After the above paragraph, I wrote more than 1000 words about a series of bad work experiences that led me to resigning, but it was too specific and seemed too ranty. No one had read the draft, but a wise person said I should not post it, so I'm not.

Instead, I want to reiterate what I said a while ago when I first read the book: know how to identify a toxic place and, I'll add now, Get Out!

My situation was a toxicity that I was tolerating, though I wasn't oblivious as I'd been in the past. Since I read that book, I've decided to never tolerate abuse and that approach has generally worked. But one way toxicity can be revealed is how an organization responds when a worker reports dysfunction. That's what Sutton's book explains. He says if people try to take action and nothing is achieved, then it's time to leave. Statements such as "that's how they are" or "they didn't mean it" or gaslighting the victim instead of taking action about the perpetrators are red flags.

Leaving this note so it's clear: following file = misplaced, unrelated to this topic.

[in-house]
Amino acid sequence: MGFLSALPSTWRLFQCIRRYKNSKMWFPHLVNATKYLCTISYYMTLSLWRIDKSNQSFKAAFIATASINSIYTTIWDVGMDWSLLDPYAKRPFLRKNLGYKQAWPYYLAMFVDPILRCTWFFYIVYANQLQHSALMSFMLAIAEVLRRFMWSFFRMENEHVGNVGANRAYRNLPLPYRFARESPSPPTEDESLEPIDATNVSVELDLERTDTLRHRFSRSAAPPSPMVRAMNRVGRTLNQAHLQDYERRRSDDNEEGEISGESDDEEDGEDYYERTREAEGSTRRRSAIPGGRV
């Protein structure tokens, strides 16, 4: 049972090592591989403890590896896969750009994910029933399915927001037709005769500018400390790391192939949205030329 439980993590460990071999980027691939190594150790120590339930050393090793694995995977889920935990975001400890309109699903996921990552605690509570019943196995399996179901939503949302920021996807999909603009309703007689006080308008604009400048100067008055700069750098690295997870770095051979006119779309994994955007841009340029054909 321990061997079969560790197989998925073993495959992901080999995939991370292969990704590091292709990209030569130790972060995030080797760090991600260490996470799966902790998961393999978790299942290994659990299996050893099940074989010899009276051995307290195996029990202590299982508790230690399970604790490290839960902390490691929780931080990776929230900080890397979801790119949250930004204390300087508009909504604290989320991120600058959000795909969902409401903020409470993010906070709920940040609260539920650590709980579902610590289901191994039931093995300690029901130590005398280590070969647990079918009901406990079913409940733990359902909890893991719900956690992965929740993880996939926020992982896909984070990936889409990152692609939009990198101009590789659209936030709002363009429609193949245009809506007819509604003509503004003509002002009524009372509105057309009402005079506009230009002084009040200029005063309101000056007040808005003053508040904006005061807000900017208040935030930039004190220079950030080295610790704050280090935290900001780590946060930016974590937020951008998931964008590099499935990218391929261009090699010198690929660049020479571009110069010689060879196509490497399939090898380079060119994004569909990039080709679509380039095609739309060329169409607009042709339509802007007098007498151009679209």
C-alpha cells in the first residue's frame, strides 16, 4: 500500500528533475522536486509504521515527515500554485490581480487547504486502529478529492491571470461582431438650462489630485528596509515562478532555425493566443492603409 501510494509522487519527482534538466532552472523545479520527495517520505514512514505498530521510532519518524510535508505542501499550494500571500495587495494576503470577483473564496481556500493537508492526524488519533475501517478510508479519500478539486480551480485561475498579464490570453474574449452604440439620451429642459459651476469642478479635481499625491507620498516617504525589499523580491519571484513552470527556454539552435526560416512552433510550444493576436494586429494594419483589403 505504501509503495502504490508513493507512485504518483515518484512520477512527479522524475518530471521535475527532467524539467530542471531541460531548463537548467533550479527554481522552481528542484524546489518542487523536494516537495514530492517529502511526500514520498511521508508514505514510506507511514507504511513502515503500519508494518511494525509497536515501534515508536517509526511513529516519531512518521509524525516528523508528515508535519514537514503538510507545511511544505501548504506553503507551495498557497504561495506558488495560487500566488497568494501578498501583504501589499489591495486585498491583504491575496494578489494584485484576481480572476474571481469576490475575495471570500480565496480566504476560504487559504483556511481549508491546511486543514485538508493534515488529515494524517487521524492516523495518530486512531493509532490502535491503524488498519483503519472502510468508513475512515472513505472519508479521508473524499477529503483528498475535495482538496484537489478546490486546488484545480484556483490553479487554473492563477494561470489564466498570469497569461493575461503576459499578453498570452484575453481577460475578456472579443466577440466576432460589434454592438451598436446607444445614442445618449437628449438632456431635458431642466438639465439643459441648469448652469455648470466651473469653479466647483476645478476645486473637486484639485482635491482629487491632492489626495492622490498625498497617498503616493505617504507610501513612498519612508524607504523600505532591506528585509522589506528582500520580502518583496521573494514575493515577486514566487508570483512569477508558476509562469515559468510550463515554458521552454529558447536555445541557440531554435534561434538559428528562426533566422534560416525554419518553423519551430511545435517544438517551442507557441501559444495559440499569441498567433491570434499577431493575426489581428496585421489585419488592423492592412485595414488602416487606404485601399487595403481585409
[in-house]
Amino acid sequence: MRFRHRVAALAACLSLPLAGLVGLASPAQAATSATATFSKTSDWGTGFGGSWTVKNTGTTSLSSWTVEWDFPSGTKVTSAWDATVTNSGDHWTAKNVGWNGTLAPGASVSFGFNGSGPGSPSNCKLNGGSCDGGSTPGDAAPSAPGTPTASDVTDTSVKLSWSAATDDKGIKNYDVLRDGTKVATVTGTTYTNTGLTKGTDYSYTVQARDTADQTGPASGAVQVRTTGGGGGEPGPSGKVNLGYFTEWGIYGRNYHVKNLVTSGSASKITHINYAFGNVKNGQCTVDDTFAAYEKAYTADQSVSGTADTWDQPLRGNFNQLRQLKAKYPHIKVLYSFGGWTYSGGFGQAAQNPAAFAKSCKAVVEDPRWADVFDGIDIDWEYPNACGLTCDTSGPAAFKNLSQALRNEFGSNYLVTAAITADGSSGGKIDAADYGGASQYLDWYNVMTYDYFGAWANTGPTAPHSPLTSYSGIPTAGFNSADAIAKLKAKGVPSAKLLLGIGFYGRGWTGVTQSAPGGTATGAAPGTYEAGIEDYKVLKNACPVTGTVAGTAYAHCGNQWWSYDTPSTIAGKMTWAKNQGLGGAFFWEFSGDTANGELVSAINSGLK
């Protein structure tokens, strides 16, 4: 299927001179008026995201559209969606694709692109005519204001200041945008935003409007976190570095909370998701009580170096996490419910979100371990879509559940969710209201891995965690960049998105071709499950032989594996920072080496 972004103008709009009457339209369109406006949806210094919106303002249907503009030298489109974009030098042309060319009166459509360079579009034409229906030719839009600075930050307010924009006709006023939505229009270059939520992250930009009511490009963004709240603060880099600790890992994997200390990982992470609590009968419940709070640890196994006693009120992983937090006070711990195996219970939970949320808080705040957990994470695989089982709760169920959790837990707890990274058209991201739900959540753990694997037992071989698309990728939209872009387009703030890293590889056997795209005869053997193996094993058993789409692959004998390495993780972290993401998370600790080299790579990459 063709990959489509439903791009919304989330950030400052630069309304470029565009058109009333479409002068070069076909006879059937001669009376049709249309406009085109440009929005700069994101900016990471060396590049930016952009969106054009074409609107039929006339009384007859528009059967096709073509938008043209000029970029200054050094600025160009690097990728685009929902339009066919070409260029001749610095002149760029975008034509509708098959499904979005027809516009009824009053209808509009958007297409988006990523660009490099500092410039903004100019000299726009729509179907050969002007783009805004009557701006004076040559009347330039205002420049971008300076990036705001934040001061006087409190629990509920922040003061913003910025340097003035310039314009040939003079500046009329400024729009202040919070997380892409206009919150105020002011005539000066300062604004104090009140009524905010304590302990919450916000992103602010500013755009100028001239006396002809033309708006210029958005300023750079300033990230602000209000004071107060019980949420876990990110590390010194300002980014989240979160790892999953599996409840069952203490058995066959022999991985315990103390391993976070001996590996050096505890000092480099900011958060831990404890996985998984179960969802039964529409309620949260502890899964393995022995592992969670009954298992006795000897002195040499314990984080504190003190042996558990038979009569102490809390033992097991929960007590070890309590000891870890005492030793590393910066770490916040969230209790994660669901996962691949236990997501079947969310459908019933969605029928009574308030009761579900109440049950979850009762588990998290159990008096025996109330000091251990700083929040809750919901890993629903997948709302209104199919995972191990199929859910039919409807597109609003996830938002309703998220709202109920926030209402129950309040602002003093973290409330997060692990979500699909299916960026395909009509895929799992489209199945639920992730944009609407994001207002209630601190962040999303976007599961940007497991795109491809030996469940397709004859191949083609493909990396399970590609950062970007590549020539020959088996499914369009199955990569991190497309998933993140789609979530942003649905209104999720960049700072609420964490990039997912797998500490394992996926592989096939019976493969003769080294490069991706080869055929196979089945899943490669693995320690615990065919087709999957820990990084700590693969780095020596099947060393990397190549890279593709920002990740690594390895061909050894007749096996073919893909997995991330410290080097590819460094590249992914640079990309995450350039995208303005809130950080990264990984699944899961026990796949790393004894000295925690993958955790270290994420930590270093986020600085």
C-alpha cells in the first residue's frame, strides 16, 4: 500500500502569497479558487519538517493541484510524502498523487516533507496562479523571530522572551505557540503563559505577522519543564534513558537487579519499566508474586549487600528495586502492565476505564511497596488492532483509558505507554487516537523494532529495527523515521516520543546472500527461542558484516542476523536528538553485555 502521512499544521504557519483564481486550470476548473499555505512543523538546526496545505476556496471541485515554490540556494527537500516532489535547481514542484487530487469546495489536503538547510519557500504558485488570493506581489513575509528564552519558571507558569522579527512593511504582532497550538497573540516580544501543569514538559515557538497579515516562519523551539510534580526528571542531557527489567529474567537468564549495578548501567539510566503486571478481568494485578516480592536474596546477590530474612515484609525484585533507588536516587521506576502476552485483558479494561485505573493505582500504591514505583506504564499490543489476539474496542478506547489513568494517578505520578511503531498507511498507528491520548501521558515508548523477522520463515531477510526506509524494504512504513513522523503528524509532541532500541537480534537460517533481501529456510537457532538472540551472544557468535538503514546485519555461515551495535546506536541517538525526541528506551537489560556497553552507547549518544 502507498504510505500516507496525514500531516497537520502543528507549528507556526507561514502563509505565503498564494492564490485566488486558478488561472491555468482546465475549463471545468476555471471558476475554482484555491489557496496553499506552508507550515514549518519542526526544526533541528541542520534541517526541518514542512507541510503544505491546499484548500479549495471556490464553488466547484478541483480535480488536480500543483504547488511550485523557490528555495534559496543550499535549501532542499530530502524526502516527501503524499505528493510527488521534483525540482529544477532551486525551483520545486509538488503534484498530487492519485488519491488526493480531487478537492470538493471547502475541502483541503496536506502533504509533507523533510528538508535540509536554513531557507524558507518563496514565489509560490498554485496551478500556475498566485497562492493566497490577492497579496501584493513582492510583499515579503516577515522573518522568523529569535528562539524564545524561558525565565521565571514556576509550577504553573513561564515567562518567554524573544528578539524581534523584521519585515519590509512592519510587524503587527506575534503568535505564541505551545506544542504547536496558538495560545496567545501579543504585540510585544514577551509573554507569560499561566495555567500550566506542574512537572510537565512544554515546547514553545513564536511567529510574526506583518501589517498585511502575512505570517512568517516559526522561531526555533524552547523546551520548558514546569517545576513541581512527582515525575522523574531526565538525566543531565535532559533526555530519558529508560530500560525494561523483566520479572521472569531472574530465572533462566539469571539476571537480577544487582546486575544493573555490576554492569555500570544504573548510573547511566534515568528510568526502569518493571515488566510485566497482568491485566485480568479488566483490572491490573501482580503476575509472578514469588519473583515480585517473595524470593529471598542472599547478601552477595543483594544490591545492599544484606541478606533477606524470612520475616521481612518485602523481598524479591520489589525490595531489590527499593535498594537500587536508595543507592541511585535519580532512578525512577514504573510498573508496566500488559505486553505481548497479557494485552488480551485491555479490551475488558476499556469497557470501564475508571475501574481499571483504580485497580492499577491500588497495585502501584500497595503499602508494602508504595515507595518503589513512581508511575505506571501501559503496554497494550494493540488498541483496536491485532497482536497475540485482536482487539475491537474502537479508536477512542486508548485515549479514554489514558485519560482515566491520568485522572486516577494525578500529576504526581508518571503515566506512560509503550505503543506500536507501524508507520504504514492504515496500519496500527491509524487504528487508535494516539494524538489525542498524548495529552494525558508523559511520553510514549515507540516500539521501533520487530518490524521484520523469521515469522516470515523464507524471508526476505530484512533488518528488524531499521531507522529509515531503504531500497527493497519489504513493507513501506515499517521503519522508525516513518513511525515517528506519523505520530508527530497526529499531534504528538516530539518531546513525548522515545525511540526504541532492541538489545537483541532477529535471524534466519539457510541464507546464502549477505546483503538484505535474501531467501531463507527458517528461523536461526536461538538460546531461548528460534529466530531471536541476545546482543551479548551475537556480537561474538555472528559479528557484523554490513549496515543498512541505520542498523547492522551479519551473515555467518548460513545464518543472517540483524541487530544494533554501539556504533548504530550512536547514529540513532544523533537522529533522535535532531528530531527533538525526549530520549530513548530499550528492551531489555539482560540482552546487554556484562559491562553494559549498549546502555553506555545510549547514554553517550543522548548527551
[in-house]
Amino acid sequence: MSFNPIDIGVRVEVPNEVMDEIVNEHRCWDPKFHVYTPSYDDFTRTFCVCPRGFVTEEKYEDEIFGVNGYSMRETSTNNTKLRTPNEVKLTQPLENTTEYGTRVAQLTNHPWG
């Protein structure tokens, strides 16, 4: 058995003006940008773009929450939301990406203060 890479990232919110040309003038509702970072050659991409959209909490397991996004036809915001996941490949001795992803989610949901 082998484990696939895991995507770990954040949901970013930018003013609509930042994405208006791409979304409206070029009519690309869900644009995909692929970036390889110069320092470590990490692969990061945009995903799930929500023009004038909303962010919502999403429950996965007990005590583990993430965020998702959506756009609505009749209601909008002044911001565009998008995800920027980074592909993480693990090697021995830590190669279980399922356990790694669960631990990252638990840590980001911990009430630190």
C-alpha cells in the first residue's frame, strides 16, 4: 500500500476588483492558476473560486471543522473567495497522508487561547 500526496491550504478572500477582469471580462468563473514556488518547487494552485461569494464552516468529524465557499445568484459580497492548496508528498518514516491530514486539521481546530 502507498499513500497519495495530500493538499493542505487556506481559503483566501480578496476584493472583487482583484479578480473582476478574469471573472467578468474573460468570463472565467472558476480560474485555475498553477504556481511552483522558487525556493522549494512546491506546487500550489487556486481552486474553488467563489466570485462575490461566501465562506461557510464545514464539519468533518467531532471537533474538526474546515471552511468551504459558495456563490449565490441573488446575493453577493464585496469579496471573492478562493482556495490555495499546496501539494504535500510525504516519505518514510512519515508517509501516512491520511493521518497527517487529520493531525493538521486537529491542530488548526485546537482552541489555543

So here's my advice: if you feel horrible and have been treated badly, bullied, abused, anything less than respected, make a plan to get another job and leave. There are many examples of bad behavior at the Ask a Manager blog.

Here's another reason to leave: if you're not paid fairly. If a company pays other people well but comes up with excuses to pay you thousands of dollars less than your predecessor and inexperienced coworkers, find a job that pays better and quit. (And expert Allison Green says it is totally legal to find out what other people make.) If an organization does not require workers to show up nor do much work for much better pay, yet expects you to do more for much less money, then find better pay elsewhere and leave. Even just looking for other work will make you feel better. But it is not normal or fair for people to get paid well for not doing much, while you have to meet standards for thousands of dollars less. Don't rationalize it. It's not right. You are worth more. You are worth your experience.